No surprises here. Think Progress writes:
From Porter’s perspective, drug-free zones remain because “at the end of the day, these questions boil down to politics. The school zones have their most impact in urban areas where the electorate is often poor and is often of color.”
Bridgeport is home to roughly 37,000 kids, a third of whom live below the poverty level. You can’t walk more than two blocks in the city without running into one of 37 public schools, four charter schools or five public housing buildings. Countless daycare centers are also housed inside commercial buildings or wedged into strip malls along busy highways. As a result, drug-free zones cover almost all of the city’s 16 square miles. Researchers at the Prison Policy Initiative found that 92 percent of the city’s residents live within an enhanced sentencing zone.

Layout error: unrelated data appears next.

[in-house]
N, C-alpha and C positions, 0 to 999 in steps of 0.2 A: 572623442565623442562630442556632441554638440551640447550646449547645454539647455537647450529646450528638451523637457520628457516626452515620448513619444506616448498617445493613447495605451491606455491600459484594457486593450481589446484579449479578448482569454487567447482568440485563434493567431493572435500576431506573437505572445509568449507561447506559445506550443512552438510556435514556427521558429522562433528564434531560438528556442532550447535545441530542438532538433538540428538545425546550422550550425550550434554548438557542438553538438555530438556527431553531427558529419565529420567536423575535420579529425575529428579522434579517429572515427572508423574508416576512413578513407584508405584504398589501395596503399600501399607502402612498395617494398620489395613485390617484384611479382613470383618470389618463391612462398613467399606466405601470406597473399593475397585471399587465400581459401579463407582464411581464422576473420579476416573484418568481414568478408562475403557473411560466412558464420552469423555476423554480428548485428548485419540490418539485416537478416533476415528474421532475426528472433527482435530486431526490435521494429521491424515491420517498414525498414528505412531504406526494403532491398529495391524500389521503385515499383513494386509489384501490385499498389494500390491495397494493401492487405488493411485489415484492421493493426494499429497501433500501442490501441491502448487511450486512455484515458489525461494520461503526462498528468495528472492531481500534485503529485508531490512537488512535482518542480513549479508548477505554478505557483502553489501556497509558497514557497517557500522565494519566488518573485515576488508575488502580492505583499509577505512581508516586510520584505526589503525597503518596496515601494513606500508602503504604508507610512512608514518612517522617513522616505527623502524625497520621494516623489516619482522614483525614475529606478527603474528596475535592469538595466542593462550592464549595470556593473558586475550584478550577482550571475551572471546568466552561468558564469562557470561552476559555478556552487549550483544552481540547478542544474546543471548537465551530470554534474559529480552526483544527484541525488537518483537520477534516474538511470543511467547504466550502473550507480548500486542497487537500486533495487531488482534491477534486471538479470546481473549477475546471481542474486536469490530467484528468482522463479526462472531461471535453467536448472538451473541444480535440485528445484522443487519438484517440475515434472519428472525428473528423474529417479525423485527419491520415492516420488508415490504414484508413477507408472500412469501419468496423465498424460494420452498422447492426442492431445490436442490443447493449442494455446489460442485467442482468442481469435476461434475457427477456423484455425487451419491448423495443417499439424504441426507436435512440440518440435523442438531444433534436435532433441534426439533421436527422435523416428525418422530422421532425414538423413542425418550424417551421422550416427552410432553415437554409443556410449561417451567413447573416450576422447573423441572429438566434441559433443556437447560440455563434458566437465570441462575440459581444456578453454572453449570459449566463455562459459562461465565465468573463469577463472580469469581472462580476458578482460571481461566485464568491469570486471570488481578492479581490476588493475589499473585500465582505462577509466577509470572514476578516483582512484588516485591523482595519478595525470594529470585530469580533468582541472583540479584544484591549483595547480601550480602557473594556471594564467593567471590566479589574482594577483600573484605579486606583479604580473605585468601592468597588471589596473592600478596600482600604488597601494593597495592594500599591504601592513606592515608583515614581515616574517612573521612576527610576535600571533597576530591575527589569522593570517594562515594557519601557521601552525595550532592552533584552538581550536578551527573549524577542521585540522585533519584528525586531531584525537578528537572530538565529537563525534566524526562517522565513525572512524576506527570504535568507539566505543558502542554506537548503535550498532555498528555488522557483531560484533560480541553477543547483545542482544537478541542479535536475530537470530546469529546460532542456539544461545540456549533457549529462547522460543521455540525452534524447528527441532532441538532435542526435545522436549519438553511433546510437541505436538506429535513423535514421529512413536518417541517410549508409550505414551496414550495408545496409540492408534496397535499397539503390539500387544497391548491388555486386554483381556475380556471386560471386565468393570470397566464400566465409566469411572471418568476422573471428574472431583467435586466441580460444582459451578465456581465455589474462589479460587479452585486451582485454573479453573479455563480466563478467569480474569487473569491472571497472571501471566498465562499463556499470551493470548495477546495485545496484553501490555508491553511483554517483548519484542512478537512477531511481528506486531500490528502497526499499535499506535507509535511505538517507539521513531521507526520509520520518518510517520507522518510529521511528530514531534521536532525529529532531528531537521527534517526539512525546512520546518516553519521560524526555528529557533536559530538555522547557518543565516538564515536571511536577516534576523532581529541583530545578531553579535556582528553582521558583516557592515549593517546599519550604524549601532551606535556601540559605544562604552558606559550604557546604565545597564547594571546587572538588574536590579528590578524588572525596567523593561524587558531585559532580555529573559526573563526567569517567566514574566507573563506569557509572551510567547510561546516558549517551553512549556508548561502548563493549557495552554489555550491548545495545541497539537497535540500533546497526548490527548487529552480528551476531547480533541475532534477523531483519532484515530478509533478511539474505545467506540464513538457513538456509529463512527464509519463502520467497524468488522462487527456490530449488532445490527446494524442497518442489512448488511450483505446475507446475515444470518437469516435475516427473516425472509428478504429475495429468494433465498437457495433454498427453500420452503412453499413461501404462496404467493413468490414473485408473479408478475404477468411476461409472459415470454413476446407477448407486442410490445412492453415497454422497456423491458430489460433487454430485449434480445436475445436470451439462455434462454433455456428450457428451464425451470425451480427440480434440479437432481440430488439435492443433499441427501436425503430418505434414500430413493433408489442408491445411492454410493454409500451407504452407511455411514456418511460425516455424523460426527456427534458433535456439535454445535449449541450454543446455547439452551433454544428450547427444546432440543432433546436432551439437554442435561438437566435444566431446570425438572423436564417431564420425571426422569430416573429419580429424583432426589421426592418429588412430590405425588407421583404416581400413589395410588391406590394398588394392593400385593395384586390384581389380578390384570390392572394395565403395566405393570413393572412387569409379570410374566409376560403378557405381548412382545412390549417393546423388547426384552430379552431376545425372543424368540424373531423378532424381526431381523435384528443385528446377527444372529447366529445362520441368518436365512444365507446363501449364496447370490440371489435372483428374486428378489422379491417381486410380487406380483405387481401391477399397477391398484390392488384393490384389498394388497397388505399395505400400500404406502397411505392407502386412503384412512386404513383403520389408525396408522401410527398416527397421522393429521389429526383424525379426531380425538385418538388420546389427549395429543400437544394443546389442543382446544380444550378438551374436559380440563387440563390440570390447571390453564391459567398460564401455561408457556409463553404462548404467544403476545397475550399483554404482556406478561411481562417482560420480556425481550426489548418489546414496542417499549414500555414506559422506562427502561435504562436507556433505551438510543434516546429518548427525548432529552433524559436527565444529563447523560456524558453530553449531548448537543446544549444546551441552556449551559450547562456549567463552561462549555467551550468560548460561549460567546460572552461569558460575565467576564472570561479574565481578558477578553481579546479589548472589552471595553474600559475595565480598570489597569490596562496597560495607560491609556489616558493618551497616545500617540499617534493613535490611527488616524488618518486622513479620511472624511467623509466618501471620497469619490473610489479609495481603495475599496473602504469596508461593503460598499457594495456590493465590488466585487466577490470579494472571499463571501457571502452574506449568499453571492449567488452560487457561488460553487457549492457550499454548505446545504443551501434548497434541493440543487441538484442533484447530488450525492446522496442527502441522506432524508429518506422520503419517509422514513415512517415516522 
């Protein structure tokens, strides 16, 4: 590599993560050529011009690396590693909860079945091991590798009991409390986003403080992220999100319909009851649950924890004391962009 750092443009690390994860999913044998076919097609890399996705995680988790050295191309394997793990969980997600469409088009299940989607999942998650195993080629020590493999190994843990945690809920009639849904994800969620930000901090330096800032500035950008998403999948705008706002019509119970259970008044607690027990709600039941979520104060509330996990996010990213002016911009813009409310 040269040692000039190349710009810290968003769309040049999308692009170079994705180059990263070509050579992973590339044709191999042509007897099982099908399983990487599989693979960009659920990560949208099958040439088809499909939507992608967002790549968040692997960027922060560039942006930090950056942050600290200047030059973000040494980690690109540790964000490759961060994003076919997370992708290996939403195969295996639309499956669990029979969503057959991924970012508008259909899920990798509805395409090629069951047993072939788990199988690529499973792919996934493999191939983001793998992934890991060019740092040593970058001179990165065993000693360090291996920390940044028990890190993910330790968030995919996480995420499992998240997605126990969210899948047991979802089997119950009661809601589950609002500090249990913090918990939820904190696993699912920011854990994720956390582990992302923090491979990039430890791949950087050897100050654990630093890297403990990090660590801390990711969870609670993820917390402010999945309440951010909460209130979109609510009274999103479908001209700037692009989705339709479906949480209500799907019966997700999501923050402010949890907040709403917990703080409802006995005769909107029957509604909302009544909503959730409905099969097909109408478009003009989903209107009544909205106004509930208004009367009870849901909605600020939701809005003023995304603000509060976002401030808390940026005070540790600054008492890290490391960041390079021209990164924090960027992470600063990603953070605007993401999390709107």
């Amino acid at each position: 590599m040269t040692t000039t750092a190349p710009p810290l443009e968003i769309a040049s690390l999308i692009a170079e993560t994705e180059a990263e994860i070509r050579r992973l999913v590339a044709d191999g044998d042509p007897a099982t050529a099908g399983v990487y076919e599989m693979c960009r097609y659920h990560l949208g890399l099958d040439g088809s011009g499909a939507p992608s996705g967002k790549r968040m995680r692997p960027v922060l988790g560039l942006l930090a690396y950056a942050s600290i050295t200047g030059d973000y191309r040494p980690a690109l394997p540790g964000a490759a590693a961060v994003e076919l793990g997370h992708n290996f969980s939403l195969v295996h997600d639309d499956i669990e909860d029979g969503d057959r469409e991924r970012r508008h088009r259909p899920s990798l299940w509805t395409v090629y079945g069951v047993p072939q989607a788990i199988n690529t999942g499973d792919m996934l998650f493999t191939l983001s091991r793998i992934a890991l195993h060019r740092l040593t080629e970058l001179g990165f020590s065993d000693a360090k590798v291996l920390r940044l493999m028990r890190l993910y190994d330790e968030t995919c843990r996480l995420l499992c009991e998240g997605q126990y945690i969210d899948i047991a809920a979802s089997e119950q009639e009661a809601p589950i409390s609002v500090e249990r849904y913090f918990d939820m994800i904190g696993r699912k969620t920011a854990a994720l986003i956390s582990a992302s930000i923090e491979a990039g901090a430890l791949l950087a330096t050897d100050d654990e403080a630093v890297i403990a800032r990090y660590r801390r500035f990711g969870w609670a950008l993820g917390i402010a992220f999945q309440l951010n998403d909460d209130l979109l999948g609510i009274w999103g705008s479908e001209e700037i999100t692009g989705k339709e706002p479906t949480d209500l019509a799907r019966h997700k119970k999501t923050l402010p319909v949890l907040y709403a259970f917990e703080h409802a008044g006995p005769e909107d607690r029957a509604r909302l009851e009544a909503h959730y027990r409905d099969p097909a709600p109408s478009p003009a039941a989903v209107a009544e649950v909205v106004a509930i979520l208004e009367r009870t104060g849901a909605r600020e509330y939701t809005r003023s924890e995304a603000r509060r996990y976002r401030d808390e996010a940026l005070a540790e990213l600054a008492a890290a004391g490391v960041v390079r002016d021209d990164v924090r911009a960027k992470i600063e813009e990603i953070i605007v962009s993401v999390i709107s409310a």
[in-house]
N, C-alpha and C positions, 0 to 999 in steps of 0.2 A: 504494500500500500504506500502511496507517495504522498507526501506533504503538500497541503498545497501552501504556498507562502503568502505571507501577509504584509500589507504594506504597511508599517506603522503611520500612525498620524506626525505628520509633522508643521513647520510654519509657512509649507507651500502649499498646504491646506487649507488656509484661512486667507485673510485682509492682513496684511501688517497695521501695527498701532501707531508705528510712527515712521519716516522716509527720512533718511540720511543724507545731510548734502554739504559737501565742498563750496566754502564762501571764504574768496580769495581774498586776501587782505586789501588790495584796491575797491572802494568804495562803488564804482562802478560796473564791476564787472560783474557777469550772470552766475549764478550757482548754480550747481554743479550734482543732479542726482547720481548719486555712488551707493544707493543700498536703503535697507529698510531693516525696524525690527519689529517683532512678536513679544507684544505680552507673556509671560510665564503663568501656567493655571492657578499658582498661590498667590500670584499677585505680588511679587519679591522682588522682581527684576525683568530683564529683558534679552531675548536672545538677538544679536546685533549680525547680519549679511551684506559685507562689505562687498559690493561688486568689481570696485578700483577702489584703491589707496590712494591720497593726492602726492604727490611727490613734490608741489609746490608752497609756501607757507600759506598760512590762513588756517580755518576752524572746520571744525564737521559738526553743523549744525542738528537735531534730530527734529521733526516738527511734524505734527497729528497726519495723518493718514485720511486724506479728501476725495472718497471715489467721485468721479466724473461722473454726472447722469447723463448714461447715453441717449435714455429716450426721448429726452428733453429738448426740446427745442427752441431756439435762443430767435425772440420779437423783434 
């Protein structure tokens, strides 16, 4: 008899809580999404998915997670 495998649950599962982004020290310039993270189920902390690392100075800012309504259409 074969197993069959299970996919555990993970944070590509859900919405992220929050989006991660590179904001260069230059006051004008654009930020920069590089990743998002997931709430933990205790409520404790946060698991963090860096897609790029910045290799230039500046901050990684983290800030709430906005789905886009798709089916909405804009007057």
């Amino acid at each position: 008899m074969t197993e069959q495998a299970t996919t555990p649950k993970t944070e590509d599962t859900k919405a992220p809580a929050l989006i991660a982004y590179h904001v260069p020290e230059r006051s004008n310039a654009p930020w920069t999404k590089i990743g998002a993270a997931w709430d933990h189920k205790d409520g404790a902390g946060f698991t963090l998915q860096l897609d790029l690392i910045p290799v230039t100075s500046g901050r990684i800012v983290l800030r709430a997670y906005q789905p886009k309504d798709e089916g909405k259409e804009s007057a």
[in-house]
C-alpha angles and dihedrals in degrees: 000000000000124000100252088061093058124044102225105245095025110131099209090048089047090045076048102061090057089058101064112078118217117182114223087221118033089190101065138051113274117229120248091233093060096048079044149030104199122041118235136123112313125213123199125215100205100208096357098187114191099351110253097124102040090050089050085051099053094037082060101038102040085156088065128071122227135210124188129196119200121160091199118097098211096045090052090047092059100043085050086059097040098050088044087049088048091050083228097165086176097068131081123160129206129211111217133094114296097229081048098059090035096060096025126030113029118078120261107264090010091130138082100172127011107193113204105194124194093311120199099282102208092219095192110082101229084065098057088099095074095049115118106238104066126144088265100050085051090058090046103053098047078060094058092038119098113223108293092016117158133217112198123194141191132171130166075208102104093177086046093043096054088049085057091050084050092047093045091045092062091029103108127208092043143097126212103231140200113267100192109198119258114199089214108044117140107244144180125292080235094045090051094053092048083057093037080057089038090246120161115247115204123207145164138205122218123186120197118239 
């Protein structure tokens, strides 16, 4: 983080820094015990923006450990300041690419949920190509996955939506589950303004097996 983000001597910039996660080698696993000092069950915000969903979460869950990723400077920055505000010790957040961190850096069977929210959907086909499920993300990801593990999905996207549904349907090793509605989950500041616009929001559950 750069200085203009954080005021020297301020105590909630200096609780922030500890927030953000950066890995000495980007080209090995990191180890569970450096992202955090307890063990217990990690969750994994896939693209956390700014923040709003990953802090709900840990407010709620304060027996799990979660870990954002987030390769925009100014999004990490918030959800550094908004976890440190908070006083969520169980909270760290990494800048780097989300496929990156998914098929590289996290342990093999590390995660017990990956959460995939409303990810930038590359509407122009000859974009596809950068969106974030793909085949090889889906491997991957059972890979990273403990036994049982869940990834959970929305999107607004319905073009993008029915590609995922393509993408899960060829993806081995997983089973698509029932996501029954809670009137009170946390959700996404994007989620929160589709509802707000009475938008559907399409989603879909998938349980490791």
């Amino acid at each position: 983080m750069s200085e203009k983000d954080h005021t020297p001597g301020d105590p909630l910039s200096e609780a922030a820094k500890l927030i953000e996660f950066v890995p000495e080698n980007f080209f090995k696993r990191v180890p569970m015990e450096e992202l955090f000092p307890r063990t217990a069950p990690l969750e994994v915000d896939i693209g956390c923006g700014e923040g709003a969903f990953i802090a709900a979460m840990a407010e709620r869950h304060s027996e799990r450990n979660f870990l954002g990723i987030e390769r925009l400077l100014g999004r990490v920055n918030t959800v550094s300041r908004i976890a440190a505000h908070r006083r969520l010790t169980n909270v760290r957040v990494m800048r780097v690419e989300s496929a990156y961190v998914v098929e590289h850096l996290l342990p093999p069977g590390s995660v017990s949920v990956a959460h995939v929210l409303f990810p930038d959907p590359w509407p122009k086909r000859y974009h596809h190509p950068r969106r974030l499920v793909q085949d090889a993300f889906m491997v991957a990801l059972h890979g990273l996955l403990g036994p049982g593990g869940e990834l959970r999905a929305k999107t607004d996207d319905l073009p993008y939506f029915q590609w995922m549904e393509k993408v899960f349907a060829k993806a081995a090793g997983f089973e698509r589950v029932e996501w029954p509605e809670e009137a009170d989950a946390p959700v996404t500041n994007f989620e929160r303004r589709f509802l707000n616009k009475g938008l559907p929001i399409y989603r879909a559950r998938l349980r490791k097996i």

“Everywhere’s a school zone, so it doesn’t make a difference,” said Pernell Clemonts, who was charged with conspiracy to sell narcotics within 1500 feet of a school when he was 16 years old. Cops caught him with drugs in front of his apartment, which was half a mile from an elementary school.